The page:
Environmental Effect of Bus Priority Measures Applied on a Road Network in Santiago, Chile

Xenia Karekla, Rodrigo Fernández, Nick Tyler

Research output: Contribution to journalArticlepeer-review

1 Scopus citations

Abstract

Air pollution is at the highest levels ever and there is currently a worldwide initiative by transport engineers and urban planners to redesign public transport modes and cities to become more sustainable and environmentally friendly. The environmental impact of everyday activities is more apparent in developing cities which take longer to adapt to advanced methods of running public transport modes. This study aims to investigate the reduction of bus energy consumption and carbon emissions through bus priority measures in a bus route in the city of Santiago, Chile. Two bus priority schemes are tested in this study: Bus Only Lanes and Bus Signal Priority. The microscopic traffic simulator TSIS-CORSIM is used to quantify the environmental impact of these schemes. The results have shown that both schemes lead to lower fuel consumption and emissions, especially for the bus service. The environmental improvements are mostly apparent at traffic flows below 1000 veh/h, with clear benefits for both the bus service and passenger cars when dedicated bus lanes are included in the road infrastructure.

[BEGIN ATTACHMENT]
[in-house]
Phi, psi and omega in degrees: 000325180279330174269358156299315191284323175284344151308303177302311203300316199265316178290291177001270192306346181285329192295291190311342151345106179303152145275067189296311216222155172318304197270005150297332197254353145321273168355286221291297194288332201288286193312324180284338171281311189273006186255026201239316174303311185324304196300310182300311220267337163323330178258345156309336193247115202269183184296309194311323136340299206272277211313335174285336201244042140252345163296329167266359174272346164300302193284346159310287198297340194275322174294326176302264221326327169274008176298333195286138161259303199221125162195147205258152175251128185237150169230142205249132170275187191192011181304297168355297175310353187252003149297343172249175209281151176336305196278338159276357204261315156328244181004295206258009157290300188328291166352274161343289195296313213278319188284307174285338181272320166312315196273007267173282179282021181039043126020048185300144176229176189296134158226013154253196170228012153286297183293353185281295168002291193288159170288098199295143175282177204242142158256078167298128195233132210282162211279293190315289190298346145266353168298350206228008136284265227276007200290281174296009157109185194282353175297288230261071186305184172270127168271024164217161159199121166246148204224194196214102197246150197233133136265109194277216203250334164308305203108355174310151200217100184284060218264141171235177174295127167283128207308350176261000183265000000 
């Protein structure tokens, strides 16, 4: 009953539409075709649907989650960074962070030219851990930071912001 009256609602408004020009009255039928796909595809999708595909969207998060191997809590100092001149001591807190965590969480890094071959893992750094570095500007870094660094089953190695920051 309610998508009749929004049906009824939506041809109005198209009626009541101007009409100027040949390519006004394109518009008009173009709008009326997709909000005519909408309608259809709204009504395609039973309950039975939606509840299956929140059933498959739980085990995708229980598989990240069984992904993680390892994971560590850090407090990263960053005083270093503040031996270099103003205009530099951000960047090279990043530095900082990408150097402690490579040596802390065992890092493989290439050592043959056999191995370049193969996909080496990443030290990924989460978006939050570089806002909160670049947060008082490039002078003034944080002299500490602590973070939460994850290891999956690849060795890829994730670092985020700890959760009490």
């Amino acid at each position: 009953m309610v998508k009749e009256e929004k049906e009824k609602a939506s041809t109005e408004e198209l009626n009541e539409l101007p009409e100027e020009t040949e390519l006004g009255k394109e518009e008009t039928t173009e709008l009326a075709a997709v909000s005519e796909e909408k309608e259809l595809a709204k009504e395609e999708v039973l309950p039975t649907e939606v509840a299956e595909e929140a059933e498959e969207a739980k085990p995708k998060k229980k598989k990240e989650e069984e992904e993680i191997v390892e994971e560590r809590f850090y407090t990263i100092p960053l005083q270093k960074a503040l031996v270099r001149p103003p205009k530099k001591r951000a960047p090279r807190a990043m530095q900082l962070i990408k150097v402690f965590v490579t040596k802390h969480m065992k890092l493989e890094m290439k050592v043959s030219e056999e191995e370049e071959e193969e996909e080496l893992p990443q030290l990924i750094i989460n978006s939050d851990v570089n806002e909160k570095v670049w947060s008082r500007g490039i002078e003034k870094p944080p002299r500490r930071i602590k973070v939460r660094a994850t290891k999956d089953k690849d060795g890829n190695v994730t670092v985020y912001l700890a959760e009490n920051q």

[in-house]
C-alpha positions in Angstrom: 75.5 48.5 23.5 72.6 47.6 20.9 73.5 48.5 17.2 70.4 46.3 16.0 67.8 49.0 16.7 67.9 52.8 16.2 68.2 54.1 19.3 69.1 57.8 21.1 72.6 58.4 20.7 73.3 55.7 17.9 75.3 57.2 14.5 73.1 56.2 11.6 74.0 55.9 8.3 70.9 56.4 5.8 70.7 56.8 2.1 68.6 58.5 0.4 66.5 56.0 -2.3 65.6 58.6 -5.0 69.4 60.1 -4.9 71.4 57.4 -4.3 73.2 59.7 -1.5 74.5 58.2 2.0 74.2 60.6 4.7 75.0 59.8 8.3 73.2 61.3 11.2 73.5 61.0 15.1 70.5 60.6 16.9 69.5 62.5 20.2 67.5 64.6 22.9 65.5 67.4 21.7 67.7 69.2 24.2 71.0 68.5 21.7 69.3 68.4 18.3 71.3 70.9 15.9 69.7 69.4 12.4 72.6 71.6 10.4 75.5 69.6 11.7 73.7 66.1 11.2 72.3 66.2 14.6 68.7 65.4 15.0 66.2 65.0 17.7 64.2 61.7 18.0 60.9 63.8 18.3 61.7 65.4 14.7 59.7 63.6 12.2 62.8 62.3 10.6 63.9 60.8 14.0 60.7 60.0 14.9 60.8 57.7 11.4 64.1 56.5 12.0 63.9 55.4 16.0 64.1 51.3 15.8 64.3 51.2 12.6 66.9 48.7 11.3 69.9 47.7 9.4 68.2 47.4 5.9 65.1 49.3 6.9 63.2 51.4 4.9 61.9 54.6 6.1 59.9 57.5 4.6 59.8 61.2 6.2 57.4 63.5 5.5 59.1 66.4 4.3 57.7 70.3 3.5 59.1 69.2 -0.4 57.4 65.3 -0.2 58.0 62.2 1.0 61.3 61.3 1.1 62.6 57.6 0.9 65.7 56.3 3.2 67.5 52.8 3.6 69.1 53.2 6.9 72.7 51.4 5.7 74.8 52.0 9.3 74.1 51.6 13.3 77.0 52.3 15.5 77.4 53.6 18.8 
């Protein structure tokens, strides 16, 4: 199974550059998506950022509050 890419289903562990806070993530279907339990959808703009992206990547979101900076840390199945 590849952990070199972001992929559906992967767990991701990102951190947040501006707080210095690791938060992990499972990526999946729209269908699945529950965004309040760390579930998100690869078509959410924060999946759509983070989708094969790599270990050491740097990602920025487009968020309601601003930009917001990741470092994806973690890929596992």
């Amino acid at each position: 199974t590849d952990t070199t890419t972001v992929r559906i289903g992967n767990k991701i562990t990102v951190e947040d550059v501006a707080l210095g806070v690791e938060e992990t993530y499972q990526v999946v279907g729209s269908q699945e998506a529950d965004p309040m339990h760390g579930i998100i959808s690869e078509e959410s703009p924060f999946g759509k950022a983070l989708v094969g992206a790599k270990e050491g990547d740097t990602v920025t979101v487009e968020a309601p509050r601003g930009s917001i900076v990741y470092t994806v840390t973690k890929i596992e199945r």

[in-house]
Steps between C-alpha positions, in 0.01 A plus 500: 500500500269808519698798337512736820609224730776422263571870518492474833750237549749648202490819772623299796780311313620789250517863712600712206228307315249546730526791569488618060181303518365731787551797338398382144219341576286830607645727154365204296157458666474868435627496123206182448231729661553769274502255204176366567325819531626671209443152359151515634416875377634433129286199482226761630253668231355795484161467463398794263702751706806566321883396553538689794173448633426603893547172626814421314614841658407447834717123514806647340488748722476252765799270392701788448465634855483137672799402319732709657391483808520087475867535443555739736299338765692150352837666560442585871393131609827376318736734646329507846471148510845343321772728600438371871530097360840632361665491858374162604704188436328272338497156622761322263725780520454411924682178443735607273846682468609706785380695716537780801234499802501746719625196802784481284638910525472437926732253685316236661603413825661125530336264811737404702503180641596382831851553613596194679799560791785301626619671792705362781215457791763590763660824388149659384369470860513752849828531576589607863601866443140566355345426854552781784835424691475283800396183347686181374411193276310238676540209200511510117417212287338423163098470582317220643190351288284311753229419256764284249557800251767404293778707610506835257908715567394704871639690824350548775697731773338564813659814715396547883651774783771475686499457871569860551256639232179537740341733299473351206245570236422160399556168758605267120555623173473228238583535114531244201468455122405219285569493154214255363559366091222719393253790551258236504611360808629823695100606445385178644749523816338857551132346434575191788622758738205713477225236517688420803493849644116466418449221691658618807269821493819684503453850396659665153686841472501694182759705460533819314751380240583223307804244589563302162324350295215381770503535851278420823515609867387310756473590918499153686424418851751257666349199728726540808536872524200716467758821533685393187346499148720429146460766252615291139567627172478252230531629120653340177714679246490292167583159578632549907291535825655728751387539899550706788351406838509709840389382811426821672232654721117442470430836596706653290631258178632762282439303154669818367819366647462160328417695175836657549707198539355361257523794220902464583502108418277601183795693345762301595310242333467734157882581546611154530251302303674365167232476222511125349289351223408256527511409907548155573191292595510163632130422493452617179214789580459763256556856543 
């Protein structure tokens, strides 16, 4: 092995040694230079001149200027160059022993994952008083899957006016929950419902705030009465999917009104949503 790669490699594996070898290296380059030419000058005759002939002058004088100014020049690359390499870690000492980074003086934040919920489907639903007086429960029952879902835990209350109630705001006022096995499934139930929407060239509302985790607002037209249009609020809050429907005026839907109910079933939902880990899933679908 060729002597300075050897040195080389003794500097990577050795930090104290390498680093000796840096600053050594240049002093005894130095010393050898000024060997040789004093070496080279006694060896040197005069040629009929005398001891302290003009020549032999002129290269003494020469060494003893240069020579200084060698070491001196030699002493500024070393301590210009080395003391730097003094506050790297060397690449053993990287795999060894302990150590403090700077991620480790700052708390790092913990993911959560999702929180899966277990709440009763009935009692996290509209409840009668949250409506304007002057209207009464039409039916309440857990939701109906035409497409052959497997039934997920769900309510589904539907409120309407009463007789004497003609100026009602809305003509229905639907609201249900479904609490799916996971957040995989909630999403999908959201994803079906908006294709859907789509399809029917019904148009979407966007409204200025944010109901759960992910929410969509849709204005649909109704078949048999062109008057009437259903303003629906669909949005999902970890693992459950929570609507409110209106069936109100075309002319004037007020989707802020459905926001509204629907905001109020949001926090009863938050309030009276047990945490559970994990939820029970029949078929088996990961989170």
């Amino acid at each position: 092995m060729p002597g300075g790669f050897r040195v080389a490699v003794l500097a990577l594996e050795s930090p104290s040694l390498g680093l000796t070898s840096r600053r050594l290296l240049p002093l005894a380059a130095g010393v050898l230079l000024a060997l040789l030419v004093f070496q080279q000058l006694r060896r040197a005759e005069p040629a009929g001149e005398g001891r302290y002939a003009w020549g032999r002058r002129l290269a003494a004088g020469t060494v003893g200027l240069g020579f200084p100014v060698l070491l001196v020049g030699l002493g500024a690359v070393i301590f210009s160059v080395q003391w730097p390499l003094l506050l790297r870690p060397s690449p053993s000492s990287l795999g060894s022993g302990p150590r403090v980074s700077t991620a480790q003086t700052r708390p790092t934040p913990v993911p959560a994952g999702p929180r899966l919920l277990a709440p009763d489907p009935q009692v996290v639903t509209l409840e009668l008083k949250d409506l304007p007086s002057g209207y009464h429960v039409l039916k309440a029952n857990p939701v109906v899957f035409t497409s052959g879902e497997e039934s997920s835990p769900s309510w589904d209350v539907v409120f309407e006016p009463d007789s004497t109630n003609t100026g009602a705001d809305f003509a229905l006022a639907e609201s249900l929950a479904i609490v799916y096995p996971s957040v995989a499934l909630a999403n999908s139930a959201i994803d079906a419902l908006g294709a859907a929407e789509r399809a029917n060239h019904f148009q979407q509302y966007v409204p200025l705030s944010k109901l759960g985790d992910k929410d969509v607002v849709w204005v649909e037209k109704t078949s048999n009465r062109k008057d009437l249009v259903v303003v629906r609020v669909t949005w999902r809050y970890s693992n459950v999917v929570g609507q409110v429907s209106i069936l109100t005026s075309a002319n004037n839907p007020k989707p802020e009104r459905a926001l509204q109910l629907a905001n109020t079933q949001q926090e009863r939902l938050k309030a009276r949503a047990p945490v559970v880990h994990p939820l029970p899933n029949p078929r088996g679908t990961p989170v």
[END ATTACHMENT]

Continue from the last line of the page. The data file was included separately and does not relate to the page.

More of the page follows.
Original languageEnglish
Pages (from-to)135-142
Number of pages8
JournalTransportation Research Record
Volume2672
Issue number8
DOIs
StatePublished - 1 Dec 2018

Bibliographical note

Funding Information:
This is a preliminary work done for the “City-Wide Analysis to Propel Cities towards Resource Efficiency and Better Wellbeing” project, which is part of the Chinese Low Carbon Cities Development and is funded by EPSRC (EP/N010779/1). The authors would like to thank Redbus Urbano for their help in providing the necessary data for this study.

Publisher Copyright:
© National Academy of Sciences: Transportation Research Board 2018.

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